(ii) In a manner the defendant knows, or reasonably should know, would frighten, intimidate or cause emotional distress to a similarly situated person of reasonable sensibilities; and
(B) As the result of the communication, the person is frightened, intimidated or emotionally distressed.
This law applies to posting images on Facebook, personal Web sites, in emails, and in other places if the act “without legitimate purpose,” causes emotional distress, or if they intend to cause emotional distress or know or reasonably should know that their action will cause emotional distress to a similarly situated person of reasonable sensibilities.
So it is now illegal in Tennessee to post a picture of someone in an embarrassing situation unless a prosecutor, judge or jury decides otherwise.
It is also illegal to post an image intended to distress some political, religious, ethnic, or racial group and you can serve jail time for it. The picture does not have to be of the victim, only intended to cause stress to the victim, say if it is a cartoon of Mohammed, or a blasphemous joke about Jesus, or harsh cartoon insult about radical right-wing Republicans, hillbillies, rednecks, gun lovers, or whatever — as long as it would “cause emotional distress to a similarly situated person of reasonable sensibilities.”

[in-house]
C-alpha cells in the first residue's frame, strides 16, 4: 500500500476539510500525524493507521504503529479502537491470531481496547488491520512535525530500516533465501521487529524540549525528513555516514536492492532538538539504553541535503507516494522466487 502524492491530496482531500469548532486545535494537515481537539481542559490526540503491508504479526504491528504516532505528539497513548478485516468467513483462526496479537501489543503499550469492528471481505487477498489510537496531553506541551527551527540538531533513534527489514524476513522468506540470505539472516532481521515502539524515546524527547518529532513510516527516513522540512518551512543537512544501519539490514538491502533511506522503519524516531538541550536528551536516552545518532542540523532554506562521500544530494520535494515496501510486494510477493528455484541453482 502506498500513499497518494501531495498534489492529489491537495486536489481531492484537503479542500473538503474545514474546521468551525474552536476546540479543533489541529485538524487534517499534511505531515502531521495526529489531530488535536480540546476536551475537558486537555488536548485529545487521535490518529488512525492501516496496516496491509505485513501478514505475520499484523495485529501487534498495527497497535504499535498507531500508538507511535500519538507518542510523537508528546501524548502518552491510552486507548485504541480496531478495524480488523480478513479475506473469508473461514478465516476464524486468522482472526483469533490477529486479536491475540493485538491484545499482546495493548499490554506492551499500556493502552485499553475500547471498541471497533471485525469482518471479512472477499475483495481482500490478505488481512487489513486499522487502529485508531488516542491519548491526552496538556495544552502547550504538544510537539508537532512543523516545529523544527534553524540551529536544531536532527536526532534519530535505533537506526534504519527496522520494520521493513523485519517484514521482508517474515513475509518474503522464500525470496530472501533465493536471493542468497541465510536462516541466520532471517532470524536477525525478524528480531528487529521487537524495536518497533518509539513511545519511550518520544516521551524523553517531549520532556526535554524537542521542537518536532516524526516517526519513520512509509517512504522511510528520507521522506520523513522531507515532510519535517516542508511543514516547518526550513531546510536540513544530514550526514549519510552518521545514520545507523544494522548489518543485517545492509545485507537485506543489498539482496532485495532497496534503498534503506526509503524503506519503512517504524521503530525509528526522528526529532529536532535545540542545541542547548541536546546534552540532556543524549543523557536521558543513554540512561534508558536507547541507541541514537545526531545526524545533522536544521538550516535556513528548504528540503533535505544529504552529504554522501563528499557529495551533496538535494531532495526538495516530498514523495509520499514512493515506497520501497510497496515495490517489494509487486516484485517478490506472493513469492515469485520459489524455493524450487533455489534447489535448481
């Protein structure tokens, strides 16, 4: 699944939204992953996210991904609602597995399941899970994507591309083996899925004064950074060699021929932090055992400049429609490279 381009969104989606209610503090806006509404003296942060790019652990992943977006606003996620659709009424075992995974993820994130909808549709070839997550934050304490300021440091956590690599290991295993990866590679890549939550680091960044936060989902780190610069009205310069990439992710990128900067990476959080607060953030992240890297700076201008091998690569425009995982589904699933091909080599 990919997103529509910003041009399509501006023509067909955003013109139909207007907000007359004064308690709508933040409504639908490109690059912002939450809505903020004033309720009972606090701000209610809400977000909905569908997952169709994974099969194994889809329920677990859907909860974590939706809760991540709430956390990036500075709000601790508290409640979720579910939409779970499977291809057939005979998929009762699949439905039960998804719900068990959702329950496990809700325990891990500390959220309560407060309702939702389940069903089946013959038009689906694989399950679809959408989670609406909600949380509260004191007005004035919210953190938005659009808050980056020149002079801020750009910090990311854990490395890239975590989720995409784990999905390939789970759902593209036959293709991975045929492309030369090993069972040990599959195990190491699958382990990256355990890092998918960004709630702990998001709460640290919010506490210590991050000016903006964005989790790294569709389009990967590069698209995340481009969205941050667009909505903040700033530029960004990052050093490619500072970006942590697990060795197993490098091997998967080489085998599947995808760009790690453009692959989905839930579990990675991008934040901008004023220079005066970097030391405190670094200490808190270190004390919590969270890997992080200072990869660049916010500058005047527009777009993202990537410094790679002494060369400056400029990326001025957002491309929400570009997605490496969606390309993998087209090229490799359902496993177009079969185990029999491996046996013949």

Also, under this law, one can still be liable if the person “reasonably should know” that the actions would “frighten, intimidate or cause emotional distress.” Tennessee would need to resurrect William Jennings Bryan to even be able to prove that one. It would be a nightmare to try and carry this statute out in a court of law. And who the heck wrote this ridiculous nonsense? Did some state legislator’s mother show his prom date a naked baby picture or something?
Does this law apply to newspapers and TV stations? Something uttered on a radio station?
I can honestly say that two things are perfectly clear. These laws are unconstitutional as well as unenforceable and the State of Tennessee has lost its collective mind for electing and reelecting such individuals to the state legislature.
Please feel free to chime in with your thoughts below.